Physicists can rightly say everything is physics and chemists can rightly say everything is chemistry and we’d all agree that everything at some level is one of them, both of them, or some combination of them. Some undiscovered grand theory may prove them to be two different names for the same thing and, when it does, everything will indeed be that one thing. I look forward to that exhilarating rush of comprehending that pan-universal truth even if I’m only happy someone else has comprehended it.
There’s many reasons to be suspicious of the concept that everything is architecture but my main one is that it diminishes the importance of anything being architecture. I know, I know – whatever that may turn out to be, but I’d like to stay with the opening thought and not rush to embrace diversion. People or at least architects have been debating what architecture is for about six centuries now but it’s odd how much credence this non-answer is gathering. Why?
Perhaps it’s because it’s the opposite of an architectural formalism that limits architecture to quantities and qualities unique to it. Perhaps its because the more fuzzy a concept becomes the less useful it is, the less threat of it actually doing something of social utility. Either we have a concept of architecture that deals with qualities unique to architecture, or an architecture of overreach that sees itself in everything and everything as part of itself. It’s not that this is incompatible with a formalist stance. It just means that everything is unique to architecture – a statement incompatible with commonsense.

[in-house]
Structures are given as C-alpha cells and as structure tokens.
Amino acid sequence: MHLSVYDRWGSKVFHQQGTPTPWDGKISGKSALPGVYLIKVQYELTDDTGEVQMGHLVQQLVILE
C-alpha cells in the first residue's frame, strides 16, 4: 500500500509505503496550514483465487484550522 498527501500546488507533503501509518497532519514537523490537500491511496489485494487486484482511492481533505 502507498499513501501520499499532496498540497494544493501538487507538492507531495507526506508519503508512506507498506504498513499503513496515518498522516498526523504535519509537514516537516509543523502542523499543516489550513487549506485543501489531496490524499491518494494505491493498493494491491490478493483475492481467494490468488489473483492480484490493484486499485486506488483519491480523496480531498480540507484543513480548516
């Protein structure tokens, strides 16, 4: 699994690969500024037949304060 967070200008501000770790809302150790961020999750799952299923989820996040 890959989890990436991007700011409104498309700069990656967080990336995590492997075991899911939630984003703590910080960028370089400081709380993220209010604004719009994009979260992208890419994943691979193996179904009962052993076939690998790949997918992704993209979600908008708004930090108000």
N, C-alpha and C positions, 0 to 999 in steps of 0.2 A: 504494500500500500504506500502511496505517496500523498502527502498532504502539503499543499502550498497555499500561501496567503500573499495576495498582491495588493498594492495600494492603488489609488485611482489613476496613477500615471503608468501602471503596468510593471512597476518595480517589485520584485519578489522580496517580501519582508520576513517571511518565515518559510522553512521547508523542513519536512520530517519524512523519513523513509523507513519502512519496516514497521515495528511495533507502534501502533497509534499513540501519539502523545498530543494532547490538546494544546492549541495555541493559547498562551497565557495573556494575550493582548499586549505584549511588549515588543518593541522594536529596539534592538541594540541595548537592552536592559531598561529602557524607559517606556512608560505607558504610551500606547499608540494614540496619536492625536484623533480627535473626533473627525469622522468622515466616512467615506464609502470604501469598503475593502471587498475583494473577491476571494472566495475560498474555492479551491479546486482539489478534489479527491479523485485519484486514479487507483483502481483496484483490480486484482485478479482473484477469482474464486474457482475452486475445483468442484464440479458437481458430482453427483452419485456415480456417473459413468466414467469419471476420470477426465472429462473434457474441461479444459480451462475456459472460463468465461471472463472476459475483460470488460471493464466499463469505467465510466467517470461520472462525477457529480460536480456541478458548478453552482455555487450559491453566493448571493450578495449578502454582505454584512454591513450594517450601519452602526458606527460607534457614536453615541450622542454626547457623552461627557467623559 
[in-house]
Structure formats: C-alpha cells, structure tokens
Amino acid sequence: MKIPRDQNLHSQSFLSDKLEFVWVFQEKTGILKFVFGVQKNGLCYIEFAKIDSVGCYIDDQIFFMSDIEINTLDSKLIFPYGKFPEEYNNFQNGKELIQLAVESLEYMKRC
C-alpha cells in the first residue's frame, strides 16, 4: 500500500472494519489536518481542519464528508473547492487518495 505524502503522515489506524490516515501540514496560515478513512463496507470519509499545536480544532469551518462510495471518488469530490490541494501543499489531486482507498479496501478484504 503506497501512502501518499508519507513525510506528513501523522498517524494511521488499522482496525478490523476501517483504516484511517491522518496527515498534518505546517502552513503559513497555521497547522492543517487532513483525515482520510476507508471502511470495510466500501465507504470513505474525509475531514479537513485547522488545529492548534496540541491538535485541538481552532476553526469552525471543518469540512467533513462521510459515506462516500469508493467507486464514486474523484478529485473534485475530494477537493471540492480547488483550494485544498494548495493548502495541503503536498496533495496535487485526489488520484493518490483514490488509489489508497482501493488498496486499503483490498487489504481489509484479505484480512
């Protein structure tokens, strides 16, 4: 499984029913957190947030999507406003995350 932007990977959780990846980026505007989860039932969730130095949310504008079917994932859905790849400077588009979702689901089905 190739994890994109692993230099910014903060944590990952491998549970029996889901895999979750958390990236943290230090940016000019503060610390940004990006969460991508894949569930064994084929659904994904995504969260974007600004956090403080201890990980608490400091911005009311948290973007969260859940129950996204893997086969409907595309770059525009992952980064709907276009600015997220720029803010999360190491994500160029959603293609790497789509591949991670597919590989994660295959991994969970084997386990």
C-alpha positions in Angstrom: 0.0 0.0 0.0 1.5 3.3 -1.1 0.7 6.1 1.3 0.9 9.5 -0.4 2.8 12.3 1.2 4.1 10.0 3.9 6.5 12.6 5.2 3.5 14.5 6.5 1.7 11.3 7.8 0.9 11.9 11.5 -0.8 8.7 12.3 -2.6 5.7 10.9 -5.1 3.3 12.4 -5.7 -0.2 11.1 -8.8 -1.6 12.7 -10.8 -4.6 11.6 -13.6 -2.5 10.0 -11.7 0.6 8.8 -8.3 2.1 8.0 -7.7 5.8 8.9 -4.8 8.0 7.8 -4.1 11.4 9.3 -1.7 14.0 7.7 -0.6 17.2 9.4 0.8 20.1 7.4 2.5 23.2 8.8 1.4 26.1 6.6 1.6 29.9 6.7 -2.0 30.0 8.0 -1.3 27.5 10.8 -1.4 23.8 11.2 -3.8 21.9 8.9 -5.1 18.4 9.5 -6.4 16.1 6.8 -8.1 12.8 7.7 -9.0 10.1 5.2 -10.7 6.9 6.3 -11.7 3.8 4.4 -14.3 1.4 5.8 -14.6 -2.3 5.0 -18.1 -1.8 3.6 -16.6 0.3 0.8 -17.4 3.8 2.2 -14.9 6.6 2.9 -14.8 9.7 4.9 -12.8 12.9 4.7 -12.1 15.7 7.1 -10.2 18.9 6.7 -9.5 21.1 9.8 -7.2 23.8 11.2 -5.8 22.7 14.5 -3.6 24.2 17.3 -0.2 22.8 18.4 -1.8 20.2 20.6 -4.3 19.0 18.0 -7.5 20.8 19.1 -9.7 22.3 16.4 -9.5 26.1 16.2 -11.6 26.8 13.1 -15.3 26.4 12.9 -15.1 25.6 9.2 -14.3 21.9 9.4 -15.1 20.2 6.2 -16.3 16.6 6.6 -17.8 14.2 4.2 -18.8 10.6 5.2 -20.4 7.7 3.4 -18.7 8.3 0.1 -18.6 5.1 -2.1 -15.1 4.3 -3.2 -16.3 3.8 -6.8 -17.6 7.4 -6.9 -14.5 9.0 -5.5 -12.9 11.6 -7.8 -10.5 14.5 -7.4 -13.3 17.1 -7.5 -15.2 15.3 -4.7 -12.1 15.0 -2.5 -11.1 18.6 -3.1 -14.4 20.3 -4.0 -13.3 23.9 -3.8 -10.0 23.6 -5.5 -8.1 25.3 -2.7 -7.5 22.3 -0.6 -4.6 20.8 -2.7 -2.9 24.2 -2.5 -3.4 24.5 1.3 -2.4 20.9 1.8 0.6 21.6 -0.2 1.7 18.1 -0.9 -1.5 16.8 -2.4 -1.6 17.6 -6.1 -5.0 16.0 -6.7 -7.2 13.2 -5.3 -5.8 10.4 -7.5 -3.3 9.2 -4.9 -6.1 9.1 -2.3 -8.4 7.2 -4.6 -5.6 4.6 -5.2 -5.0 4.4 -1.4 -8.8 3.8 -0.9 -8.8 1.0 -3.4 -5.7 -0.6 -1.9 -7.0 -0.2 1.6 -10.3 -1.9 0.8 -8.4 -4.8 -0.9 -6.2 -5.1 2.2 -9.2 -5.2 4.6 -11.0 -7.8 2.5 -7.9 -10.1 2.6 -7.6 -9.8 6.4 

“Architects have to stop thinking in terms of buildings only. Built and physical architecture, freed from the technological limitations of the past, will more intensely work with spatial qualities as well as the psychological ones. The process of erection will get a new meaning, spaces will more consciously have haptic, optic and acoustic properties. A true architecture of our time will have to redefine itself and to expand its means. Many areas outside traditional building will enter the realm of architecture, as architecture and “architects” will have to enter new fields. All are architects. Everything is architecture.”
Hans Hollein 1968
This came to pass. I’m inclined to believe Hans Hollein’s 1968 statement was the first time the thought “Everything is Architecture” was articulated. The year is aroundabout the advent of that neoliberal economy precusor known as post-modernism.
Hollein had been building up to it. Four years before he made us think everything was architecture, he made us think an aircraft carrier was architecture and, less poetically, that a spark plug was architecture. Everything else followed. I still have a fondness for the aircraft carrier upon its heaving ocean of grass. [c.f. Quick Question]